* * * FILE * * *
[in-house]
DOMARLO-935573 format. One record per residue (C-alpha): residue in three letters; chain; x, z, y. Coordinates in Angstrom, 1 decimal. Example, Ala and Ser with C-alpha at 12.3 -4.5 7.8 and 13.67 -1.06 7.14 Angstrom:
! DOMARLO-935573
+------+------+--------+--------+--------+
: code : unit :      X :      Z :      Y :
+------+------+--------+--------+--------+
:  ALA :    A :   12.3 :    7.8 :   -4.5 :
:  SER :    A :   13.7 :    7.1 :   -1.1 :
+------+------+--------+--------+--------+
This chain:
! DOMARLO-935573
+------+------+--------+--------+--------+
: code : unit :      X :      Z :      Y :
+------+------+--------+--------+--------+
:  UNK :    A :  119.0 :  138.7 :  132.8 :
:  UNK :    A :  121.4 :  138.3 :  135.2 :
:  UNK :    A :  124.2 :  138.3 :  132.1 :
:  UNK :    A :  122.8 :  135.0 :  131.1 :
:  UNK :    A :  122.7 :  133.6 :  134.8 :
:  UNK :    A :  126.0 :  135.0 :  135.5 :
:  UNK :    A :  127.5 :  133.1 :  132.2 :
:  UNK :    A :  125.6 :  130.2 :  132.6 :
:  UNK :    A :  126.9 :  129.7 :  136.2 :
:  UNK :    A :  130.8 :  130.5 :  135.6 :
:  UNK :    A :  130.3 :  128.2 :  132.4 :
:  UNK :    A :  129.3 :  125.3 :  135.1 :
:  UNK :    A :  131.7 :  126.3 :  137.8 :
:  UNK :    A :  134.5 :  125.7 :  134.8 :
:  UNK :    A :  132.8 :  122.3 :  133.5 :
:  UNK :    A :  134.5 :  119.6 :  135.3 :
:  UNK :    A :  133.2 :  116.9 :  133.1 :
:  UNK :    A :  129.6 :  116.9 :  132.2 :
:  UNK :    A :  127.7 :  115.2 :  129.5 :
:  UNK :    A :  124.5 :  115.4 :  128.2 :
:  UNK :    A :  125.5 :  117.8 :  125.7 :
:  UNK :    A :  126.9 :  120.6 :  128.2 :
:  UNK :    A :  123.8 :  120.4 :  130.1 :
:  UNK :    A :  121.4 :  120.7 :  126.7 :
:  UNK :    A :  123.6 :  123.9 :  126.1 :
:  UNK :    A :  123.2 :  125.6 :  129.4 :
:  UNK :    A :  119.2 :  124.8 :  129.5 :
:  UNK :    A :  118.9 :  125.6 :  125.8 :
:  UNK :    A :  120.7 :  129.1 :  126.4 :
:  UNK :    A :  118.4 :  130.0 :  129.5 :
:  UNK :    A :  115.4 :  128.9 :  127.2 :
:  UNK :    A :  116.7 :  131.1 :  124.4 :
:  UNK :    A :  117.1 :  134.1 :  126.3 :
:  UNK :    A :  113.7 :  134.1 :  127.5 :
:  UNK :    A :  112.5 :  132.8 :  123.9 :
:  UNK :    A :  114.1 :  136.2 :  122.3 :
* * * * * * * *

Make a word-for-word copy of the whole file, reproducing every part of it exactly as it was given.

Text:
[in-house]
DOMARLO-935573 format. One record per residue (C-alpha): residue in three letters; chain; x, z, y. Coordinates in Angstrom, 1 decimal. Example, Ala and Ser with C-alpha at 12.3 -4.5 7.8 and 13.67 -1.06 7.14 Angstrom:
! DOMARLO-935573
+------+------+--------+--------+--------+
: code : unit :      X :      Z :      Y :
+------+------+--------+--------+--------+
:  ALA :    A :   12.3 :    7.8 :   -4.5 :
:  SER :    A :   13.7 :    7.1 :   -1.1 :
+------+------+--------+--------+--------+
This chain:
! DOMARLO-935573
+------+------+--------+--------+--------+
: code : unit :      X :      Z :      Y :
+------+------+--------+--------+--------+
:  UNK :    A :  119.0 :  138.7 :  132.8 :
:  UNK :    A :  121.4 :  138.3 :  135.2 :
:  UNK :    A :  124.2 :  138.3 :  132.1 :
:  UNK :    A :  122.8 :  135.0 :  131.1 :
:  UNK :    A :  122.7 :  133.6 :  134.8 :
:  UNK :    A :  126.0 :  135.0 :  135.5 :
:  UNK :    A :  127.5 :  133.1 :  132.2 :
:  UNK :    A :  125.6 :  130.2 :  132.6 :
:  UNK :    A :  126.9 :  129.7 :  136.2 :
:  UNK :    A :  130.8 :  130.5 :  135.6 :
:  UNK :    A :  130.3 :  128.2 :  132.4 :
:  UNK :    A :  129.3 :  125.3 :  135.1 :
:  UNK :    A :  131.7 :  126.3 :  137.8 :
:  UNK :    A :  134.5 :  125.7 :  134.8 :
:  UNK :    A :  132.8 :  122.3 :  133.5 :
:  UNK :    A :  134.5 :  119.6 :  135.3 :
:  UNK :    A :  133.2 :  116.9 :  133.1 :
:  UNK :    A :  129.6 :  116.9 :  132.2 :
:  UNK :    A :  127.7 :  115.2 :  129.5 :
:  UNK :    A :  124.5 :  115.4 :  128.2 :
:  UNK :    A :  125.5 :  117.8 :  125.7 :
:  UNK :    A :  126.9 :  120.6 :  128.2 :
:  UNK :    A :  123.8 :  120.4 :  130.1 :
:  UNK :    A :  121.4 :  120.7 :  126.7 :
:  UNK :    A :  123.6 :  123.9 :  126.1 :
:  UNK :    A :  123.2 :  125.6 :  129.4 :
:  UNK :    A :  119.2 :  124.8 :  129.5 :
:  UNK :    A :  118.9 :  125.6 :  125.8 :
:  UNK :    A :  120.7 :  129.1 :  126.4 :
:  UNK :    A :  118.4 :  130.0 :  129.5 :
:  UNK :    A :  115.4 :  128.9 :  127.2 :
:  UNK :    A :  116.7 :  131.1 :  124.4 :
:  UNK :    A :  117.1 :  134.1 :  126.3 :
:  UNK :    A :  113.7 :  134.1 :  127.5 :
:  UNK :    A :  112.5 :  132.8 :  123.9 :
:  UNK :    A :  114.1 :  136.2 :  122.3 :